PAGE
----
Culture-clash comedy blends with heart-tugging true-life drama in this French box-office hit. François Cluzet (‘Tell No One’) is Philippe, a wealthy man left paralysed from the neck down after an accident. Interviewing worthy types for the job of carer, Philippe is struck by Driss (Omar Sy), a street-smart criminal who’s merely applying in order to receive benefits. Admiring his irreverence, Philippe hires Driss and moves him into his palatial home. Bonding ensues, amid many raised eyebrows.
It’s an enjoyable, if familiar, set-up, recalling ‘Scent of a Woman’ as Driss opens Philippe’s eyes to new worlds (pot smoking, soul music), and vice versa. Both become aware of their privileges: chiefly education and an able body, respectively. There’s also a whiff of ‘The Sound of Music’ as this whirlwind brings a different kind of tune to the household, challenging the way Philippe raises his daughter. Of course, this is not a romance, but a bromance: it’s these two against a world that fails to understand either of them properly.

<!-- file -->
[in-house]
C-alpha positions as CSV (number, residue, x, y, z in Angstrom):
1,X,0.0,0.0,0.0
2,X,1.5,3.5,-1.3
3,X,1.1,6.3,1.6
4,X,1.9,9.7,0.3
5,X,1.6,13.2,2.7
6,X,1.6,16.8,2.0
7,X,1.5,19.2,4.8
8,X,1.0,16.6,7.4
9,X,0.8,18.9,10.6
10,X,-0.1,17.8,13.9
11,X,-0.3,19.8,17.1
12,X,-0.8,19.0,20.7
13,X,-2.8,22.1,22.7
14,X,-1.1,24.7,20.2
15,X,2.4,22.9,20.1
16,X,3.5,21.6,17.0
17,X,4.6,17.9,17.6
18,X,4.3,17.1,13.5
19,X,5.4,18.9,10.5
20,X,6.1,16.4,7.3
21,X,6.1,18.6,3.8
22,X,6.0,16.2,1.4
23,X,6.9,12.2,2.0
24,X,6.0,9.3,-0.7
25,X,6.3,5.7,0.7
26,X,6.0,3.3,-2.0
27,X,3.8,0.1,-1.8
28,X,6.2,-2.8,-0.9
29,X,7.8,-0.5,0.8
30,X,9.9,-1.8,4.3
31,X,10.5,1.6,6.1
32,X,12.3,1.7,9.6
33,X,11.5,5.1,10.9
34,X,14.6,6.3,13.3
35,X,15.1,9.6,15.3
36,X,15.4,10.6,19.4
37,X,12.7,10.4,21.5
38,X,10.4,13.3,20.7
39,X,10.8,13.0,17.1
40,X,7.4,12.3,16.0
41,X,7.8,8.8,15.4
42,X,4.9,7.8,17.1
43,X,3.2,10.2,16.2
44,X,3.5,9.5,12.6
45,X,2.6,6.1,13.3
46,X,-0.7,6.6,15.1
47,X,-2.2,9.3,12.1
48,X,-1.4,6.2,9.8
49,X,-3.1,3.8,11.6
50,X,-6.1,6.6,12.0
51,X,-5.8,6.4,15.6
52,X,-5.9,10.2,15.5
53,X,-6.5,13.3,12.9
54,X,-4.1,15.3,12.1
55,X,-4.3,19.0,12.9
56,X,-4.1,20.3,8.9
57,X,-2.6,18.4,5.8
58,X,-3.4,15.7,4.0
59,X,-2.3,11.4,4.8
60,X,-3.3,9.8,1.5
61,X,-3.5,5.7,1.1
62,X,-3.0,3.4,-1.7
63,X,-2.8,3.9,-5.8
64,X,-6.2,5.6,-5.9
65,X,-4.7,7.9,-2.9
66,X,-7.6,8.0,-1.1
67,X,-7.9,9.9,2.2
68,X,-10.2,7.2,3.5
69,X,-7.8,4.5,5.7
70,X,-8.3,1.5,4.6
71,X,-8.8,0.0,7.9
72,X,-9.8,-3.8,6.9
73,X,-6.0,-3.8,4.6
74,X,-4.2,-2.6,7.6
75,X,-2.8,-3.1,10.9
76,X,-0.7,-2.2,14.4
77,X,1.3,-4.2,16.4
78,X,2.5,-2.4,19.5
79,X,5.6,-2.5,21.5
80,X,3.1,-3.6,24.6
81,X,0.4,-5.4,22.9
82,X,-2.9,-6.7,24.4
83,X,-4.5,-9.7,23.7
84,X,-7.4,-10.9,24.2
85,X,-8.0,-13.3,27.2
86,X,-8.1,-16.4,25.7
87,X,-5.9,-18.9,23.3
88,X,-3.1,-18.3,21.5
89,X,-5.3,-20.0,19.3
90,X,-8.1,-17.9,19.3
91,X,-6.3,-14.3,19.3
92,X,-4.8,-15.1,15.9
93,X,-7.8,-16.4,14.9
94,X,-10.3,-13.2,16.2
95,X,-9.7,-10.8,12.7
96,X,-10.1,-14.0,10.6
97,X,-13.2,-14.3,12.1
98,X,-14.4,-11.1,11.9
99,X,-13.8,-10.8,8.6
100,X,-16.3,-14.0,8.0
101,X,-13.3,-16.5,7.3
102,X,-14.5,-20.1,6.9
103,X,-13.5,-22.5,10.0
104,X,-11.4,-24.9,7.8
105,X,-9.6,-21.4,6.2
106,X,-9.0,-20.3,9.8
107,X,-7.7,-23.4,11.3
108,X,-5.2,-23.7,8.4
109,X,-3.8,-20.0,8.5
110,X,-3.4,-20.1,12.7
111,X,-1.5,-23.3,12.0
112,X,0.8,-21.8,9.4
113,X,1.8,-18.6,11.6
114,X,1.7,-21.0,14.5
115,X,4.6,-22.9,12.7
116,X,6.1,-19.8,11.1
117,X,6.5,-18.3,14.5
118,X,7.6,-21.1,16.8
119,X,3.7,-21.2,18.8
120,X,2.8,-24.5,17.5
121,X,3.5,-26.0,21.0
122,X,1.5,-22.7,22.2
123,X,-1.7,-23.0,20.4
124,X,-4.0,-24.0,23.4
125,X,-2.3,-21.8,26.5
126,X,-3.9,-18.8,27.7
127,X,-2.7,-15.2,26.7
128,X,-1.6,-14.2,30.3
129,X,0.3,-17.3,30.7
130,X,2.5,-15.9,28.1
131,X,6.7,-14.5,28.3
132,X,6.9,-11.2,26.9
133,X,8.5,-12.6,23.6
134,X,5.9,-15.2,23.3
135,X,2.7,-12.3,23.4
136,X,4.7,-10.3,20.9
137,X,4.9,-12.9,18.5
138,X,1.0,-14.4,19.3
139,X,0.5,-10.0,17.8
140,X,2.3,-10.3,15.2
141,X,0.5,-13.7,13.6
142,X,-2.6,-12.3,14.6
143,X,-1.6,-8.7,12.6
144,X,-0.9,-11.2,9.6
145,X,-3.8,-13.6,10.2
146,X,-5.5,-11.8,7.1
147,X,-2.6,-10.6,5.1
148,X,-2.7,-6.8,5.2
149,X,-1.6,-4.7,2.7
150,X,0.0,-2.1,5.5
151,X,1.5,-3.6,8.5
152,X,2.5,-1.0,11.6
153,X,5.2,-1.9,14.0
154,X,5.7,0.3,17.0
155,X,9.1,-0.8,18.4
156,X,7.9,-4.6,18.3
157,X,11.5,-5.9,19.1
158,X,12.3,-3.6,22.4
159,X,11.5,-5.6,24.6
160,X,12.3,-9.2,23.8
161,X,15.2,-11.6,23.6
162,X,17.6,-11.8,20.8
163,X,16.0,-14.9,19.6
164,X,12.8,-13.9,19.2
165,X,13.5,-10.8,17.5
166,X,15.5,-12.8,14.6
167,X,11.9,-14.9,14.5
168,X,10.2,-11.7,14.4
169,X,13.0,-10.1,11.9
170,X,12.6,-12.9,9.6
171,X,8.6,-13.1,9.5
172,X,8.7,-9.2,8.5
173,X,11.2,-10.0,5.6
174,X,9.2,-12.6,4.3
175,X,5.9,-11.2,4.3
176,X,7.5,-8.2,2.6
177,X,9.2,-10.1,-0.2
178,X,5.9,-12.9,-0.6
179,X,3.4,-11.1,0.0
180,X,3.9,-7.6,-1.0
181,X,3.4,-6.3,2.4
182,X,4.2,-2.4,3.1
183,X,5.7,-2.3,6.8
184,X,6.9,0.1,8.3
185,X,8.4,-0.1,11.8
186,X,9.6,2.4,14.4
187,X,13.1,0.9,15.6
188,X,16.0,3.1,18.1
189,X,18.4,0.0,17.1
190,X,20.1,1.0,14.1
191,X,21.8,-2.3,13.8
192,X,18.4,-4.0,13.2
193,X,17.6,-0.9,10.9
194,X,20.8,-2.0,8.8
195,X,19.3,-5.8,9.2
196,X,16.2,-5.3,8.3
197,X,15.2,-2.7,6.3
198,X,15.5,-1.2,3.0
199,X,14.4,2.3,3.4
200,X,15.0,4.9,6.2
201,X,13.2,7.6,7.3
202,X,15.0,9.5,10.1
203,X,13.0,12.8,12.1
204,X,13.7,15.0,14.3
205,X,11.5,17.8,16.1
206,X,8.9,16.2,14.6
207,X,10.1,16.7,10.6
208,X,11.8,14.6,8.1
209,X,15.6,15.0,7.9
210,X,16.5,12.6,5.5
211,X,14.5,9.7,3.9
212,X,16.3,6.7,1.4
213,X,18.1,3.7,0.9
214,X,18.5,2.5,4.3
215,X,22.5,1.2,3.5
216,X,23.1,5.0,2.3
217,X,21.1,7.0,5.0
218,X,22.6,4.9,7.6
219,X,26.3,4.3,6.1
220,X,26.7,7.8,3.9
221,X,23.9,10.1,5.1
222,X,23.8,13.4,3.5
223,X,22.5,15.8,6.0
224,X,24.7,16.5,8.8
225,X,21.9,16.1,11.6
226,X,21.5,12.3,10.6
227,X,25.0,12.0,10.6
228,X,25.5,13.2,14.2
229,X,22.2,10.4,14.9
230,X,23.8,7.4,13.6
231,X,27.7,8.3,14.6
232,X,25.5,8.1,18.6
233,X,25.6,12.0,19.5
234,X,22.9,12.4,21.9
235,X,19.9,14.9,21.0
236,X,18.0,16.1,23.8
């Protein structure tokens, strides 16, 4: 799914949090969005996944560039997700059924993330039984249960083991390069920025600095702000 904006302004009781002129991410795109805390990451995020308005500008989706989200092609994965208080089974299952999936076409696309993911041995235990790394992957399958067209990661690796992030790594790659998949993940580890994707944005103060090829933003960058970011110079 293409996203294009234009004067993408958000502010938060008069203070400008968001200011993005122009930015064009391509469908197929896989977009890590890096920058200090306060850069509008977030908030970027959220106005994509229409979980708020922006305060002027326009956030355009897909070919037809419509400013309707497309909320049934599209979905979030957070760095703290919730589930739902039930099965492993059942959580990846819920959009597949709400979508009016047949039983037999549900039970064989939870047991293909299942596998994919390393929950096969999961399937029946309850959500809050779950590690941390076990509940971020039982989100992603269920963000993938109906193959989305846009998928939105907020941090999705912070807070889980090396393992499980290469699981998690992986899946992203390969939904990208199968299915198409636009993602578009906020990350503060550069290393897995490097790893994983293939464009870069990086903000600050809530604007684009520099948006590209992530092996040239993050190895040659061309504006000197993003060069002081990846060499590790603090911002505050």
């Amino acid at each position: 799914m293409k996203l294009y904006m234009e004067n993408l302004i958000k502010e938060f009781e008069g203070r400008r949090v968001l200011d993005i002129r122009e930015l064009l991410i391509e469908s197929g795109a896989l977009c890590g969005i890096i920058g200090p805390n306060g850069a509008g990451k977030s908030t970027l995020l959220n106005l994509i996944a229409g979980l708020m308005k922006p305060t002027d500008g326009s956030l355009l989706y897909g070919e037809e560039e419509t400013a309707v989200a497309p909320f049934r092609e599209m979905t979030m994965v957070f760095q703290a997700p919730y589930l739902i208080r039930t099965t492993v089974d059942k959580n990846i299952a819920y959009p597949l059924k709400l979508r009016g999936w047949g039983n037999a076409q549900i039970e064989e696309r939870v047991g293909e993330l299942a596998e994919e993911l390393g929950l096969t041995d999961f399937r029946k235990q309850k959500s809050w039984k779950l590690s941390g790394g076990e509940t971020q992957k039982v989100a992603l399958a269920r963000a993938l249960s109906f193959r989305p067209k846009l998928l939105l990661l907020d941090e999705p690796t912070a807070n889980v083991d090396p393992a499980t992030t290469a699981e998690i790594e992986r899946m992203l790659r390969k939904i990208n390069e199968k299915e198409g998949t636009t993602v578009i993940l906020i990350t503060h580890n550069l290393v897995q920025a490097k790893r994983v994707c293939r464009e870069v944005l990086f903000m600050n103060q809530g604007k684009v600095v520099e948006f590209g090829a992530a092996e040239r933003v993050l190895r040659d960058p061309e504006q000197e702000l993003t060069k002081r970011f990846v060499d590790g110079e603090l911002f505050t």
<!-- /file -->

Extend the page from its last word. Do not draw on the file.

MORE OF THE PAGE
While ‘Untouchable’ (released in France in 2011 as ‘Intouchables’) is based on a true story, you sense a good deal of artistic licence – the original carer was an Algerian immigrant, while the film’s Driss is Senegalese. And ‘Untouchable’ leaves itself wide open to criticism of racial stereotyping. As Driss grooves around the mansion, showing the uptight white people how to dance, one is reminded more of an ’80s Hollywood comedy than a modern French one. But both characters are enormously sympathetic and you can’t deny the film’s heart is in the right place. It delivers broad laughs and tugs at the heartstrings without delving too deep – the very definition of a crowd-pleaser.